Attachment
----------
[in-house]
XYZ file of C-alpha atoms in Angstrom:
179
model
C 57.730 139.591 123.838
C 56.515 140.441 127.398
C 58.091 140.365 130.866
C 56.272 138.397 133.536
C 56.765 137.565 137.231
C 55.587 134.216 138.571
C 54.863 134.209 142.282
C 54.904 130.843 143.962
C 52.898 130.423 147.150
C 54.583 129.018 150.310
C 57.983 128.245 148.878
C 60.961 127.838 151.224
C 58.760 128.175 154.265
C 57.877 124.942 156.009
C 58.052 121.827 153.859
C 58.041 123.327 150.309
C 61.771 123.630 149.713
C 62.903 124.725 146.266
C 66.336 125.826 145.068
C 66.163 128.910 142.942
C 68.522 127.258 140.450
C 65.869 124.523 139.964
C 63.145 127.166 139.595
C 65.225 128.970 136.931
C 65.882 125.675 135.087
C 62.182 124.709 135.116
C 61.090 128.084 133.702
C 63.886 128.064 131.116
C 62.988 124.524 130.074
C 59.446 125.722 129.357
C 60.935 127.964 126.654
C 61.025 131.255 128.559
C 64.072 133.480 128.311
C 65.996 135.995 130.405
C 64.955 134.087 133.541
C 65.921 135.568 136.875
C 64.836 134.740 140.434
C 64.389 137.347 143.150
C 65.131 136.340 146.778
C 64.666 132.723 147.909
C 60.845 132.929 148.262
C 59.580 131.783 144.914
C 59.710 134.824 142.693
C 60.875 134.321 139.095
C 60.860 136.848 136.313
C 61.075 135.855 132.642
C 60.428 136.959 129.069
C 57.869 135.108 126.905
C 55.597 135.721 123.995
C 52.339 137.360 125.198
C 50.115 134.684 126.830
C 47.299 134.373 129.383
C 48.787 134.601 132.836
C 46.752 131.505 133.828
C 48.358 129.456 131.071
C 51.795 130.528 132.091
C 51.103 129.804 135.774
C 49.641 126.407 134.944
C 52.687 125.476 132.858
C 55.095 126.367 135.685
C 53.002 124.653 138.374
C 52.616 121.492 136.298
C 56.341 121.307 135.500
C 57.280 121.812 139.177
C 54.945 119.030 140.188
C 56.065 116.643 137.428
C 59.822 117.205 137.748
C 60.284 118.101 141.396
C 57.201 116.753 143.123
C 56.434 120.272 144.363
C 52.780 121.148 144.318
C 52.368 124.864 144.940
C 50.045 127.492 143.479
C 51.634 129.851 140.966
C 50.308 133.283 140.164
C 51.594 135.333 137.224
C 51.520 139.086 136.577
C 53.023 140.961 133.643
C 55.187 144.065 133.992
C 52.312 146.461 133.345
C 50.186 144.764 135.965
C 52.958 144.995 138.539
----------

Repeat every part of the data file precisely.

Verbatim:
[in-house]
XYZ file of C-alpha atoms in Angstrom:
179
model
C 57.730 139.591 123.838
C 56.515 140.441 127.398
C 58.091 140.365 130.866
C 56.272 138.397 133.536
C 56.765 137.565 137.231
C 55.587 134.216 138.571
C 54.863 134.209 142.282
C 54.904 130.843 143.962
C 52.898 130.423 147.150
C 54.583 129.018 150.310
C 57.983 128.245 148.878
C 60.961 127.838 151.224
C 58.760 128.175 154.265
C 57.877 124.942 156.009
C 58.052 121.827 153.859
C 58.041 123.327 150.309
C 61.771 123.630 149.713
C 62.903 124.725 146.266
C 66.336 125.826 145.068
C 66.163 128.910 142.942
C 68.522 127.258 140.450
C 65.869 124.523 139.964
C 63.145 127.166 139.595
C 65.225 128.970 136.931
C 65.882 125.675 135.087
C 62.182 124.709 135.116
C 61.090 128.084 133.702
C 63.886 128.064 131.116
C 62.988 124.524 130.074
C 59.446 125.722 129.357
C 60.935 127.964 126.654
C 61.025 131.255 128.559
C 64.072 133.480 128.311
C 65.996 135.995 130.405
C 64.955 134.087 133.541
C 65.921 135.568 136.875
C 64.836 134.740 140.434
C 64.389 137.347 143.150
C 65.131 136.340 146.778
C 64.666 132.723 147.909
C 60.845 132.929 148.262
C 59.580 131.783 144.914
C 59.710 134.824 142.693
C 60.875 134.321 139.095
C 60.860 136.848 136.313
C 61.075 135.855 132.642
C 60.428 136.959 129.069
C 57.869 135.108 126.905
C 55.597 135.721 123.995
C 52.339 137.360 125.198
C 50.115 134.684 126.830
C 47.299 134.373 129.383
C 48.787 134.601 132.836
C 46.752 131.505 133.828
C 48.358 129.456 131.071
C 51.795 130.528 132.091
C 51.103 129.804 135.774
C 49.641 126.407 134.944
C 52.687 125.476 132.858
C 55.095 126.367 135.685
C 53.002 124.653 138.374
C 52.616 121.492 136.298
C 56.341 121.307 135.500
C 57.280 121.812 139.177
C 54.945 119.030 140.188
C 56.065 116.643 137.428
C 59.822 117.205 137.748
C 60.284 118.101 141.396
C 57.201 116.753 143.123
C 56.434 120.272 144.363
C 52.780 121.148 144.318
C 52.368 124.864 144.940
C 50.045 127.492 143.479
C 51.634 129.851 140.966
C 50.308 133.283 140.164
C 51.594 135.333 137.224
C 51.520 139.086 136.577
C 53.023 140.961 133.643
C 55.187 144.065 133.992
C 52.312 146.461 133.345
C 50.186 144.764 135.965
C 52.958 144.995 138.539